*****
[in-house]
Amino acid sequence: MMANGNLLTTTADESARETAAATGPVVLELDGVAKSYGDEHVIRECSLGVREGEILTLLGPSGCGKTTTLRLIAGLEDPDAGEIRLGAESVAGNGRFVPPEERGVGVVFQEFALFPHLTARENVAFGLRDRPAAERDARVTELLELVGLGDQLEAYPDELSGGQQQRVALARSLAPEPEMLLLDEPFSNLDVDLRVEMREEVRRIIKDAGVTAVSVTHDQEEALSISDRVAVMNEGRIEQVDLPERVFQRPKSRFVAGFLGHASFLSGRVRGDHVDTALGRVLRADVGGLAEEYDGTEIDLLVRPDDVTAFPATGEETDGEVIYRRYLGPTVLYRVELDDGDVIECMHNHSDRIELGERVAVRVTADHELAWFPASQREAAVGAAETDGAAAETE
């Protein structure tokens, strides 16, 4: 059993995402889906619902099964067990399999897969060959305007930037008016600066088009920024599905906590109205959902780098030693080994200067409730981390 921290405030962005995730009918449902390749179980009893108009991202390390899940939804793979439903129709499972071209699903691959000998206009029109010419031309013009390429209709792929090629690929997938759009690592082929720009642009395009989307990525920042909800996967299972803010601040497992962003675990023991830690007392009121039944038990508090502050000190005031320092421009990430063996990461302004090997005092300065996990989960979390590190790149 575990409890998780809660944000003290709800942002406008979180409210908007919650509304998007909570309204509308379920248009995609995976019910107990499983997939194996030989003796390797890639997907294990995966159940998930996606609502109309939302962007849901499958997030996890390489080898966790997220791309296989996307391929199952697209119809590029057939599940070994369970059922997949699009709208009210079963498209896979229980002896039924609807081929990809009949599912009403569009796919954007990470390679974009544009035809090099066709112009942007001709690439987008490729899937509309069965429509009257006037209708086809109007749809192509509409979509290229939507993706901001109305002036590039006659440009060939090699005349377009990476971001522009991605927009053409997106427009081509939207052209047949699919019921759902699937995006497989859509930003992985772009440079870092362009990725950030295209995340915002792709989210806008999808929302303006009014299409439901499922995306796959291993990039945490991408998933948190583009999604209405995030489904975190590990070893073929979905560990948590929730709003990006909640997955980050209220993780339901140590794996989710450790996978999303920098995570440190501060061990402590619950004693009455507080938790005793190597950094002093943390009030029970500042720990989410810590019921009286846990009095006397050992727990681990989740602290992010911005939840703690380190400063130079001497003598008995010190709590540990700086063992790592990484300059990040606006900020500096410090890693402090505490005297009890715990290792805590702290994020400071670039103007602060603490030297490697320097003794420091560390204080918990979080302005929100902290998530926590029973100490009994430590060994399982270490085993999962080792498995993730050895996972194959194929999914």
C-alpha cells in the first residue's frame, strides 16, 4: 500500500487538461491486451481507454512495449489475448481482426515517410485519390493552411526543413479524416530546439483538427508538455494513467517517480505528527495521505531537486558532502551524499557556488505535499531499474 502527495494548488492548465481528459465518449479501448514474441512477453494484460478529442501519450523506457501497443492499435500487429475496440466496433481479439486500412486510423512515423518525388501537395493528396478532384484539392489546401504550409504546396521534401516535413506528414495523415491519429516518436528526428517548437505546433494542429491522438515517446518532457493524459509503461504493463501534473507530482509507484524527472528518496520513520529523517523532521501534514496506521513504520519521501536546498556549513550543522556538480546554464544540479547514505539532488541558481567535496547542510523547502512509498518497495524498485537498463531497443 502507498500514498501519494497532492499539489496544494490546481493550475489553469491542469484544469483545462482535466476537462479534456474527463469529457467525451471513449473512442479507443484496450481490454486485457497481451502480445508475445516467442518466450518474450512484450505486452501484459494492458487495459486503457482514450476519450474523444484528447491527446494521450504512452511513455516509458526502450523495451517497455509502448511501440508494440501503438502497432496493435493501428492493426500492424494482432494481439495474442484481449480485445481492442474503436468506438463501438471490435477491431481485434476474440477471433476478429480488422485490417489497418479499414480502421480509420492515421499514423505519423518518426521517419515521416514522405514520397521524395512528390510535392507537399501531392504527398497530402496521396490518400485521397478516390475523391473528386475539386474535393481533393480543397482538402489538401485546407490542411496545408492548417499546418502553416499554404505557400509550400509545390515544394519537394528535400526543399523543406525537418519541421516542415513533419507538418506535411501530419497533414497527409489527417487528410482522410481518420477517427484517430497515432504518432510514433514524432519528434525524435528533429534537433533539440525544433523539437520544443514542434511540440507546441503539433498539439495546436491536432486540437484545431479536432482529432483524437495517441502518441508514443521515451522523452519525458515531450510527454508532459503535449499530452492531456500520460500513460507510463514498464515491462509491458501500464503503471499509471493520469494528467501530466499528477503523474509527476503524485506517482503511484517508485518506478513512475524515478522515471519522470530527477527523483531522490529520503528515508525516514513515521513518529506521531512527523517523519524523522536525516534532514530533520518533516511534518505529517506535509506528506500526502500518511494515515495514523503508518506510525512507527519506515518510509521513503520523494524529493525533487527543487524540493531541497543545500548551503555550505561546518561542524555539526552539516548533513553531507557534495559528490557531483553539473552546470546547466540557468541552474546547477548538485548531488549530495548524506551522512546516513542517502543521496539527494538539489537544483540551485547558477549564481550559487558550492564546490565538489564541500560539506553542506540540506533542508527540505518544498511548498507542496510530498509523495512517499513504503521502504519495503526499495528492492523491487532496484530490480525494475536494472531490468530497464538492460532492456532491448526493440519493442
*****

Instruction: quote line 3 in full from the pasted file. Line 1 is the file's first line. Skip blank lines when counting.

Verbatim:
């Protein structure tokens, strides 16, 4: 059993995402889906619902099964067990399999897969060959305007930037008016600066088009920024599905906590109205959902780098030693080994200067409730981390 921290405030962005995730009918449902390749179980009893108009991202390390899940939804793979439903129709499972071209699903691959000998206009029109010419031309013009390429209709792929090629690929997938759009690592082929720009642009395009989307990525920042909800996967299972803010601040497992962003675990023991830690007392009121039944038990508090502050000190005031320092421009990430063996990461302004090997005092300065996990989960979390590190790149 575990409890998780809660944000003290709800942002406008979180409210908007919650509304998007909570309204509308379920248009995609995976019910107990499983997939194996030989003796390797890639997907294990995966159940998930996606609502109309939302962007849901499958997030996890390489080898966790997220791309296989996307391929199952697209119809590029057939599940070994369970059922997949699009709208009210079963498209896979229980002896039924609807081929990809009949599912009403569009796919954007990470390679974009544009035809090099066709112009942007001709690439987008490729899937509309069965429509009257006037209708086809109007749809192509509409979509290229939507993706901001109305002036590039006659440009060939090699005349377009990476971001522009991605927009053409997106427009081509939207052209047949699919019921759902699937995006497989859509930003992985772009440079870092362009990725950030295209995340915002792709989210806008999808929302303006009014299409439901499922995306796959291993990039945490991408998933948190583009999604209405995030489904975190590990070893073929979905560990948590929730709003990006909640997955980050209220993780339901140590794996989710450790996978999303920098995570440190501060061990402590619950004693009455507080938790005793190597950094002093943390009030029970500042720990989410810590019921009286846990009095006397050992727990681990989740602290992010911005939840703690380190400063130079001497003598008995010190709590540990700086063992790592990484300059990040606006900020500096410090890693402090505490005297009890715990290792805590702290994020400071670039103007602060603490030297490697320097003794420091560390204080918990979080302005929100902290998530926590029973100490009994430590060994399982270490085993999962080792498995993730050895996972194959194929999914």